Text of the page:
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Arbitrum surpasses Ethereum in daily decentralised exchange volume for first time

Arbitrum surpasses Ethereum in daily decentralised exchange volume for first time
Arbitrum gobbled up more DEX trading volume than Ethereum on January 4. Credit: Rita Fortunato
What you'll learn
  • Arbitrum is flexing its muscles not only with other layer 2s but with the Ethereum mainnet.
  • Ethereum layer 2s have more locked deposits than other layer 1 networks.
  • Growth milestones for layer 2s are bullish signals for Ethereum.

In yet another indication of ballooning adoption of Ethereum layer 2 blockchains, Arbitrum — the biggest of the lot in terms of market capitalisation — has achieved a major milestone, surpassing the Ethereum mainnet.

On Thursday, decentralised exchange, or DEX for short, trading volume on Arbitrum exceeded that of the Ethereum mainnet — a first for Arbitrum or any layer 2 blockchain for that matter. Arbitrum’s DEX volume totalled $1.8 billion, surpassing Ethereum’s by almost $400 million, DefiLlama data shows.

Ethereum layer 2 networks like Arbitrum help to scale Ethereum while relying on its mainnet’s security architecture.

Arbitrum saw more Dex trading volume than Ethereum on Thursday

For a layer 2 to surpass its mainnet in any metric is quite the feat, it comes amid a growth peak for the blockchain. Arbitrum has hit a trifecta of all-time highs in the last week — TVL, DEX volume and the spot price of its native token ARB have reached all-time highs.

TVL, or total value locked, is a measure of the investments locked in a blockchain or DeFi protocol.

Arbitrum’s TVL spike means the network leads the way in the net inflow of investor funds among all layer 2 blockchains with $365 million in the last seven days. Ethereum still leads the way in this metric with $705 million, according to DefiLlama.

Arbitrum's TVL has soared to a new peak

While these milestones point to significant user-adoption gains, Arbitrum is not without its issues. The blockchain has suffered a few outages, the most recent of which occurred in December.

These outages have been caused by problems with the blockchain’s Sequencer — a part of the network used to verify, organise, and transfer transaction bundles to the Ethereum mainnet for finality.

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Arbitrum’s Sequencer is not the only one of its kind that suffered a temporary failure. ZkSync, another Ethereum layer 2, faced a similar problem last Christmas.

Apart from Arbitrum’s recent gains, Ethereum’s layer 2s have been experiencing a period of significant growth. At $20.7 billion, their combined TVL is greater than that of all other layer 1 networks, excluding Ethereum, which stands at $19.7 billion.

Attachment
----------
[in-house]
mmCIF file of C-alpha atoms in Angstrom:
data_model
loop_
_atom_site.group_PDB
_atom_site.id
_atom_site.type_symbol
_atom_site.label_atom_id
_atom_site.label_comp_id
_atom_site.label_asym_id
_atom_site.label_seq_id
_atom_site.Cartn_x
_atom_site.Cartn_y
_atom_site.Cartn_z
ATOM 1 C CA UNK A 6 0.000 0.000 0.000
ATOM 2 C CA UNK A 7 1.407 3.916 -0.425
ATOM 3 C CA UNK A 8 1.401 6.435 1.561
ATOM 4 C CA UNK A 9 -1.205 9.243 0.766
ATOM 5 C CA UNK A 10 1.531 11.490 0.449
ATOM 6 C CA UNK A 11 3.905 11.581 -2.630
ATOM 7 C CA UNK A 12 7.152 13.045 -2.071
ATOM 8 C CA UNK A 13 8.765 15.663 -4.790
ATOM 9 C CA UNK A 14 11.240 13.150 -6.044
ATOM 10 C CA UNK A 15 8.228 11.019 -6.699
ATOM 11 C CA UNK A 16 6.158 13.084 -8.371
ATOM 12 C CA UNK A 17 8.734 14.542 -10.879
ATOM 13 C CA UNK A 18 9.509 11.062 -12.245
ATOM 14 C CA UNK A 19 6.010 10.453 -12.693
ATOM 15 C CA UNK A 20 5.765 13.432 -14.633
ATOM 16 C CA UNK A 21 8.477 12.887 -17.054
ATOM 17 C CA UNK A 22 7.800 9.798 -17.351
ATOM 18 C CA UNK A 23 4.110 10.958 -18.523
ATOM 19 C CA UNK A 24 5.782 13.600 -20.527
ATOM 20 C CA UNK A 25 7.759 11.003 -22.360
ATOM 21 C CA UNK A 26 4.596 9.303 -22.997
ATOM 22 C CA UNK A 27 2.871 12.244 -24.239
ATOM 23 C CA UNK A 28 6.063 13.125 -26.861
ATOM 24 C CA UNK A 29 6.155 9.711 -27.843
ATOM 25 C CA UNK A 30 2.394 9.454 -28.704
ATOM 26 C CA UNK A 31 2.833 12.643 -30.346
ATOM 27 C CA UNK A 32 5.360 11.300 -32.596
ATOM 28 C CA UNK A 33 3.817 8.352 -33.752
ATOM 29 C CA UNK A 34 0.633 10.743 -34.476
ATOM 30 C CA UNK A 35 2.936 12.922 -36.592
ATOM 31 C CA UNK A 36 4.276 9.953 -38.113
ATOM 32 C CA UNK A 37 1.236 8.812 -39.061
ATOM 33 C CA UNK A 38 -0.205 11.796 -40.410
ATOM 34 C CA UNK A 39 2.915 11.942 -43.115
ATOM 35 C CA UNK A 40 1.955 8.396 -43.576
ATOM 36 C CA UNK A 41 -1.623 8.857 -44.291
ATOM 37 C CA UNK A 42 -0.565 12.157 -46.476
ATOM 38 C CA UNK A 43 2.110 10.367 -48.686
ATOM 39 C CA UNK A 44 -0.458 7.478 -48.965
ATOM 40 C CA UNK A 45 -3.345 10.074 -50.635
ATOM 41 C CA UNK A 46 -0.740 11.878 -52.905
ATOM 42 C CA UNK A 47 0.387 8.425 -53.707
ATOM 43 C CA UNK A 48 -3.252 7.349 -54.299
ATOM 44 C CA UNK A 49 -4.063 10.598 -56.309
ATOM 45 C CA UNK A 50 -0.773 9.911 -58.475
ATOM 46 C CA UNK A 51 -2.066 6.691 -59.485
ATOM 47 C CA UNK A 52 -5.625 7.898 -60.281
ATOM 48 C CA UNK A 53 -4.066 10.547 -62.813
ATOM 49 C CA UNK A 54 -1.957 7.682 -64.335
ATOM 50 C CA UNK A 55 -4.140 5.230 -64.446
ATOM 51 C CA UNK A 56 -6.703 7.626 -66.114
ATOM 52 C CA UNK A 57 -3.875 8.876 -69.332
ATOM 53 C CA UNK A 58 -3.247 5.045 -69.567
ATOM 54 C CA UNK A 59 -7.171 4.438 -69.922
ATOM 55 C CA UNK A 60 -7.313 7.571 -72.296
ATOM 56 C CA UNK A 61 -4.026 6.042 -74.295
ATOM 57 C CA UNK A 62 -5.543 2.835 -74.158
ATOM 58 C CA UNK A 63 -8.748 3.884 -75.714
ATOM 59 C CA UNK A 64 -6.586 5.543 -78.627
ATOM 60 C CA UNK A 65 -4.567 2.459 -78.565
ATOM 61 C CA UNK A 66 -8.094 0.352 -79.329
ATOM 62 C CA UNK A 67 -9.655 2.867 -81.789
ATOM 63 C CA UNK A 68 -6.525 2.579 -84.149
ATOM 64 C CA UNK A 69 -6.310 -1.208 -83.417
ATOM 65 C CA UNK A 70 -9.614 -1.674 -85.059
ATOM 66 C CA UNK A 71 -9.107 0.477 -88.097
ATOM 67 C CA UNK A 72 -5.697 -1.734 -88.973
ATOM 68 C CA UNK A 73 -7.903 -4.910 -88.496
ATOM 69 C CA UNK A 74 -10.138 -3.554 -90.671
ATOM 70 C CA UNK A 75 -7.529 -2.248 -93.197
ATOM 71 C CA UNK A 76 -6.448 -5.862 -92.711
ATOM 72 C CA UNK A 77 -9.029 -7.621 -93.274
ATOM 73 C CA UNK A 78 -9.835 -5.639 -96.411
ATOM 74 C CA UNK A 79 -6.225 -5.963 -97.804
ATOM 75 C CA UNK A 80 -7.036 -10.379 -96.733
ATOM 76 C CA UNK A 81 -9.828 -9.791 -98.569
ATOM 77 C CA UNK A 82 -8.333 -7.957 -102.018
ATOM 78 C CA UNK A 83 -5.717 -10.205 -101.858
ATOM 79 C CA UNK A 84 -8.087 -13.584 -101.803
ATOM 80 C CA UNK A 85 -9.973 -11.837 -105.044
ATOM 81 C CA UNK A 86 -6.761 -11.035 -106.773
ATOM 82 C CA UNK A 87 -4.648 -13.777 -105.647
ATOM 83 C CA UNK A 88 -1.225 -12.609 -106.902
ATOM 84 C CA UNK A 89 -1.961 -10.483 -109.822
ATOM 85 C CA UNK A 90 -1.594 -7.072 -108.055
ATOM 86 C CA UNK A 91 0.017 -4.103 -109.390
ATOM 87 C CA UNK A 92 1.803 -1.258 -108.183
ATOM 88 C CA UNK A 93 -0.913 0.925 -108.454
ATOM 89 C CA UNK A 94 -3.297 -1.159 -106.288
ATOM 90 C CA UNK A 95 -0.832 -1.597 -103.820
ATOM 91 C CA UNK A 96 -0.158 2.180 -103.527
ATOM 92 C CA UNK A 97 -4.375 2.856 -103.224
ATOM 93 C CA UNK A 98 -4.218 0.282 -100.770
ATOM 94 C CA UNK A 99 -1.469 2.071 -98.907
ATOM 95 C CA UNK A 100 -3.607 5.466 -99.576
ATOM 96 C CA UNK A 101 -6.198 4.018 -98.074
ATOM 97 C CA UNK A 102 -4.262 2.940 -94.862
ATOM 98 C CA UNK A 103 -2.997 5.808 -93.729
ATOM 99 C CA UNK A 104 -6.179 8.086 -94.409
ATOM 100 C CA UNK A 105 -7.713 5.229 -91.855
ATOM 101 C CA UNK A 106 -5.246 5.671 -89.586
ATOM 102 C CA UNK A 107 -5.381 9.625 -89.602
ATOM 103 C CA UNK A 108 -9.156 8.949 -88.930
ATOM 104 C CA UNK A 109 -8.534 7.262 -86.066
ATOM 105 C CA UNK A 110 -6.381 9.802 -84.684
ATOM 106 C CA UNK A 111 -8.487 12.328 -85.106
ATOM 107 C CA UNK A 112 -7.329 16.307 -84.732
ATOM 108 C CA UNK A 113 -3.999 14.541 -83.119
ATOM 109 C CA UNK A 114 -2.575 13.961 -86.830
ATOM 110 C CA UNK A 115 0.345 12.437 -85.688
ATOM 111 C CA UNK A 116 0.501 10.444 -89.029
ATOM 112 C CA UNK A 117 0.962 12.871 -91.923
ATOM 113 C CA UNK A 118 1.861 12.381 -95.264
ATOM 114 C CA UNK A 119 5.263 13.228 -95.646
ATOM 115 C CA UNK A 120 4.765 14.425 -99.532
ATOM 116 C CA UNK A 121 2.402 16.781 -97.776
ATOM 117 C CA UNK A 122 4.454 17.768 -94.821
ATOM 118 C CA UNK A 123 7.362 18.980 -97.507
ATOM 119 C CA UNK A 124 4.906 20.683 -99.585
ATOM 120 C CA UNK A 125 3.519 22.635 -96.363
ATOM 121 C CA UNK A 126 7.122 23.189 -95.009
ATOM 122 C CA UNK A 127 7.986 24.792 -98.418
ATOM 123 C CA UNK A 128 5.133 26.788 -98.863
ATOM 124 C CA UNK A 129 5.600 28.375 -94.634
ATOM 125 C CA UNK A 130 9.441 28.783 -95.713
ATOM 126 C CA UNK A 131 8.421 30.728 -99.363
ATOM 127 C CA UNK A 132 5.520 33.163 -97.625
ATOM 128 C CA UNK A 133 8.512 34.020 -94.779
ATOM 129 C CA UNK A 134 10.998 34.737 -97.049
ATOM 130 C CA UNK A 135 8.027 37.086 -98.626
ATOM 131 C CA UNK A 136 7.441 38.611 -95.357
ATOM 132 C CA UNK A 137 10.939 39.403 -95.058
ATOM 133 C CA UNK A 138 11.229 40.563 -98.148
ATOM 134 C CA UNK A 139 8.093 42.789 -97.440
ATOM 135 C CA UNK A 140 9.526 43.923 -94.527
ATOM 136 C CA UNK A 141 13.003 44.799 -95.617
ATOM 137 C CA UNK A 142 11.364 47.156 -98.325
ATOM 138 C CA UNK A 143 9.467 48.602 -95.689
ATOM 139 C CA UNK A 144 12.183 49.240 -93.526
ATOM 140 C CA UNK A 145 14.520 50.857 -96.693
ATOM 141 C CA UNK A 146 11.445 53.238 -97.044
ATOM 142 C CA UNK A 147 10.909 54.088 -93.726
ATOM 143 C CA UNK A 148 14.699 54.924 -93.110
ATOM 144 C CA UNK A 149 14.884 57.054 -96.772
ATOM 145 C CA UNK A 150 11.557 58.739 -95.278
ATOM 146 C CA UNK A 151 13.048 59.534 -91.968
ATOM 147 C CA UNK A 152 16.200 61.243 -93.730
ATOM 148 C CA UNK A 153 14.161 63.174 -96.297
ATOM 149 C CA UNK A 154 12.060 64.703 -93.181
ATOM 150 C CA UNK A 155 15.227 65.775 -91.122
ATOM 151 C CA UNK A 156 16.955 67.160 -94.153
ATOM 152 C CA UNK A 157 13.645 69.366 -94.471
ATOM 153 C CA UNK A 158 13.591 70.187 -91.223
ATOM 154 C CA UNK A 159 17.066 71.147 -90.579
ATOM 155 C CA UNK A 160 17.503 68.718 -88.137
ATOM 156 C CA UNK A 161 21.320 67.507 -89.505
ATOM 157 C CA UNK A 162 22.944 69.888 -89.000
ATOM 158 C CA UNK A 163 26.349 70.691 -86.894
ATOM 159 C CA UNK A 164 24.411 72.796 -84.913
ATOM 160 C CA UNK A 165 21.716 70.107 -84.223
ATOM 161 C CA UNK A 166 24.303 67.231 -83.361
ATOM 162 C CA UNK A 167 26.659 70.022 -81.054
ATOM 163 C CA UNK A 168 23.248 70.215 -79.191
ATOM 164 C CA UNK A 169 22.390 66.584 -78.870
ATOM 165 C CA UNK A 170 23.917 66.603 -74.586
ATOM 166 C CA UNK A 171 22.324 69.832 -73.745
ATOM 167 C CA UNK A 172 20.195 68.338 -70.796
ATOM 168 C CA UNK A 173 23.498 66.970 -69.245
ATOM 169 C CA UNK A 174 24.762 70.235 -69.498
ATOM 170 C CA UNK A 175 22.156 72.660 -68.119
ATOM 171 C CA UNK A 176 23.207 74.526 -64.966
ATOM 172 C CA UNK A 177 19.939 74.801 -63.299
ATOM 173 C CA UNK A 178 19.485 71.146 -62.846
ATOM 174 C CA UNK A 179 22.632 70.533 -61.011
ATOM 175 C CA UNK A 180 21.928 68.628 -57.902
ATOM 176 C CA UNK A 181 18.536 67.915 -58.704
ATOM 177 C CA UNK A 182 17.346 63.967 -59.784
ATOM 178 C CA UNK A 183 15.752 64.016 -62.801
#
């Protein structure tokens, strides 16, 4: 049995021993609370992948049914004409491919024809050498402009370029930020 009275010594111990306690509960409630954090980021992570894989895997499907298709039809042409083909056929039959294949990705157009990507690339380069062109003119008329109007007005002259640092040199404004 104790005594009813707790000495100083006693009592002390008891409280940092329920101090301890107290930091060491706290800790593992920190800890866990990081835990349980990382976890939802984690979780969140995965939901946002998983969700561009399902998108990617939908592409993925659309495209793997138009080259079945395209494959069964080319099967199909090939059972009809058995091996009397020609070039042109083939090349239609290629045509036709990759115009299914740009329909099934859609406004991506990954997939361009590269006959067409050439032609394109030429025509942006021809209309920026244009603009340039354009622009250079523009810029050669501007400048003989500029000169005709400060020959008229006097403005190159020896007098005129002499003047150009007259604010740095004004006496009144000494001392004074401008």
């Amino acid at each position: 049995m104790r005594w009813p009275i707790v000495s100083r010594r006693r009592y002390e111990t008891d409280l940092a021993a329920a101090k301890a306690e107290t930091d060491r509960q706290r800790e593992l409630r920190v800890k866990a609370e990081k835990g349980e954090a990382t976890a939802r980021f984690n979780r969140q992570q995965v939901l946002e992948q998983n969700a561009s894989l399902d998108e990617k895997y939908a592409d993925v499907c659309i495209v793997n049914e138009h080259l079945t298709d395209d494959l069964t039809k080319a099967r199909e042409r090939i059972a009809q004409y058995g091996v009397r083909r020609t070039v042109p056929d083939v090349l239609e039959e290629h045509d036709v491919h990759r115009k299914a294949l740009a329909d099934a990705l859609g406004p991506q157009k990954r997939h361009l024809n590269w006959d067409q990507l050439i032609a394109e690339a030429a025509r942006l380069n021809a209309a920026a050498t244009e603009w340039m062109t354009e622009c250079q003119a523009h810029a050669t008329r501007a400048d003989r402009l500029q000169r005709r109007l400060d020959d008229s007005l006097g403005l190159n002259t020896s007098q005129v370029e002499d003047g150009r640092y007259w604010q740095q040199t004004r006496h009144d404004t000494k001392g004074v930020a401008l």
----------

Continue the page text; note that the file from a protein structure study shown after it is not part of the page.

Apples and oranges

There is, however, one important caveat with the TVL valuation as it compares figures from two sources — L2Beat for layer 2 networks and DefiLlama for so-called layer 1 blockchains.

L2Beat’s combined $20.7 billion figure includes not only investor deposits but the market value of the native tokens of these layer 2 networks. In comparison, the reported TVL for layer 1 networks — $19.7 billion — only encompasses the value of investments tied up in their respective decentralised finance markets.

ZkSync and Arbitrum have even managed to handle more transactions than Ethereum in the last 30 days, data from L2Beat, a layer two tracking portal, shows.

Blessing in disguise

While these achievements suggest some layer 2s are knocking Ethereum off its perch, this does not necessarily imply a negative impact on the mainnet. In fact, the opposite may be true, as these developments are contributing to positive economic outcomes for Ethereum.

For one, these milestones mean more money for Ethereum validators.

Layer 2 networks pay fees when rolling up their bundled transactions to the Ethereum mainnet for finality — the process of making transactions irreversible, which ensures the blockchain maintains immutability.

Apart from increased validator earnings, the layer 2 transaction uptick is also contributing to mechanisms designed to induce deflation for Ether token supply.

Ethereum also has a deflationary mechanism brought on by a network upgrade in August 2021. This upgrade, EIP-1559, made changes to Ethereum’s fee structure with a portion of the transaction fee burned, thus reducing net Ether token inflation.

Three of the top-10 fee burners are currently layer 2 networks, according to data from Ethereum explorer Etherscan.

Osato Avan-Nomayo is our Nigeria-based DeFi correspondent. He covers DeFi and tech. To share tips or information about stories, please contact him at